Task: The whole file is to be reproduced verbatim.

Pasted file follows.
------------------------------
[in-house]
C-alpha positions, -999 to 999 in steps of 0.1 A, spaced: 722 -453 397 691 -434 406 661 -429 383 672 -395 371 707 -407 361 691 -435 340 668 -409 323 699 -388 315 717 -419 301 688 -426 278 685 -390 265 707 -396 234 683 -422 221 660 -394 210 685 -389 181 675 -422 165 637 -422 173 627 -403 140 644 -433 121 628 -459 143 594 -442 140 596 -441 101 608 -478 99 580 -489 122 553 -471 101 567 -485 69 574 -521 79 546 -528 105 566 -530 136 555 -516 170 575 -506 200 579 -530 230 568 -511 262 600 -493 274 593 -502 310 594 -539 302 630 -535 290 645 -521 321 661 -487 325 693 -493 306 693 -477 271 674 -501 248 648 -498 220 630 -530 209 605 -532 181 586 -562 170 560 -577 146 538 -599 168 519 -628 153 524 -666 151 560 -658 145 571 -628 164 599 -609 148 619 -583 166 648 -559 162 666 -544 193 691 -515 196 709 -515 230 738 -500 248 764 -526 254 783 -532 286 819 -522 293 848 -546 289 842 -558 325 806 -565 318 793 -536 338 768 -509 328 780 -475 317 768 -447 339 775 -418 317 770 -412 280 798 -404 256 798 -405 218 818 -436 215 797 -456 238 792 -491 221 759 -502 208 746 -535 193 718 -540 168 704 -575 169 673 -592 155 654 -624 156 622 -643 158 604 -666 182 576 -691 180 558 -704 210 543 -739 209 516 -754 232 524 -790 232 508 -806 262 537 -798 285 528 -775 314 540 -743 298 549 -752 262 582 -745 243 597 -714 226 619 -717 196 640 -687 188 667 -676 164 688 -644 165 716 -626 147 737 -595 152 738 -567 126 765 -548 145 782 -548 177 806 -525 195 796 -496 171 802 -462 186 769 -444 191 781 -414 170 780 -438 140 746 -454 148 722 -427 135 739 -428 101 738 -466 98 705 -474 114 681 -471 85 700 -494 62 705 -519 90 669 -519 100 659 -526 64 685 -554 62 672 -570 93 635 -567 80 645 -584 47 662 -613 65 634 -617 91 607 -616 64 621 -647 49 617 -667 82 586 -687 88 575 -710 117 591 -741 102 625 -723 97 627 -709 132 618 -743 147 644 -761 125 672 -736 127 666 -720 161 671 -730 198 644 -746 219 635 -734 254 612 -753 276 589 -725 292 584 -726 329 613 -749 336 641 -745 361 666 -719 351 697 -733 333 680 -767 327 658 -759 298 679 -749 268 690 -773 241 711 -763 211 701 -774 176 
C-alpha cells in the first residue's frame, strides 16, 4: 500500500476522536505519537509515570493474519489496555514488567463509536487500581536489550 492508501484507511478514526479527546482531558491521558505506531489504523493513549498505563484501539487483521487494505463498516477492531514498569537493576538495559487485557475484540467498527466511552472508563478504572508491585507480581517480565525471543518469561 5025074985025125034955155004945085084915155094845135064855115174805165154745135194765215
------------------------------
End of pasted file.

[in-house]
C-alpha positions, -999 to 999 in steps of 0.1 A, spaced: 722 -453 397 691 -434 406 661 -429 383 672 -395 371 707 -407 361 691 -435 340 668 -409 323 699 -388 315 717 -419 301 688 -426 278 685 -390 265 707 -396 234 683 -422 221 660 -394 210 685 -389 181 675 -422 165 637 -422 173 627 -403 140 644 -433 121 628 -459 143 594 -442 140 596 -441 101 608 -478 99 580 -489 122 553 -471 101 567 -485 69 574 -521 79 546 -528 105 566 -530 136 555 -516 170 575 -506 200 579 -530 230 568 -511 262 600 -493 274 593 -502 310 594 -539 302 630 -535 290 645 -521 321 661 -487 325 693 -493 306 693 -477 271 674 -501 248 648 -498 220 630 -530 209 605 -532 181 586 -562 170 560 -577 146 538 -599 168 519 -628 153 524 -666 151 560 -658 145 571 -628 164 599 -609 148 619 -583 166 648 -559 162 666 -544 193 691 -515 196 709 -515 230 738 -500 248 764 -526 254 783 -532 286 819 -522 293 848 -546 289 842 -558 325 806 -565 318 793 -536 338 768 -509 328 780 -475 317 768 -447 339 775 -418 317 770 -412 280 798 -404 256 798 -405 218 818 -436 215 797 -456 238 792 -491 221 759 -502 208 746 -535 193 718 -540 168 704 -575 169 673 -592 155 654 -624 156 622 -643 158 604 -666 182 576 -691 180 558 -704 210 543 -739 209 516 -754 232 524 -790 232 508 -806 262 537 -798 285 528 -775 314 540 -743 298 549 -752 262 582 -745 243 597 -714 226 619 -717 196 640 -687 188 667 -676 164 688 -644 165 716 -626 147 737 -595 152 738 -567 126 765 -548 145 782 -548 177 806 -525 195 796 -496 171 802 -462 186 769 -444 191 781 -414 170 780 -438 140 746 -454 148 722 -427 135 739 -428 101 738 -466 98 705 -474 114 681 -471 85 700 -494 62 705 -519 90 669 -519 100 659 -526 64 685 -554 62 672 -570 93 635 -567 80 645 -584 47 662 -613 65 634 -617 91 607 -616 64 621 -647 49 617 -667 82 586 -687 88 575 -710 117 591 -741 102 625 -723 97 627 -709 132 618 -743 147 644 -761 125 672 -736 127 666 -720 161 671 -730 198 644 -746 219 635 -734 254 612 -753 276 589 -725 292 584 -726 329 613 -749 336 641 -745 361 666 -719 351 697 -733 333 680 -767 327 658 -759 298 679 -749 268 690 -773 241 711 -763 211 701 -774 176 
C-alpha cells in the first residue's frame, strides 16, 4: 500500500476522536505519537509515570493474519489496555514488567463509536487500581536489550 492508501484507511478514526479527546482531558491521558505506531489504523493513549498505563484501539487483521487494505463498516477492531514498569537493576538495559487485557475484540467498527466511552472508563478504572508491585507480581517480565525471543518469561 5025074985025125034955155004945085084915155094845135064855115174805165154745135194765215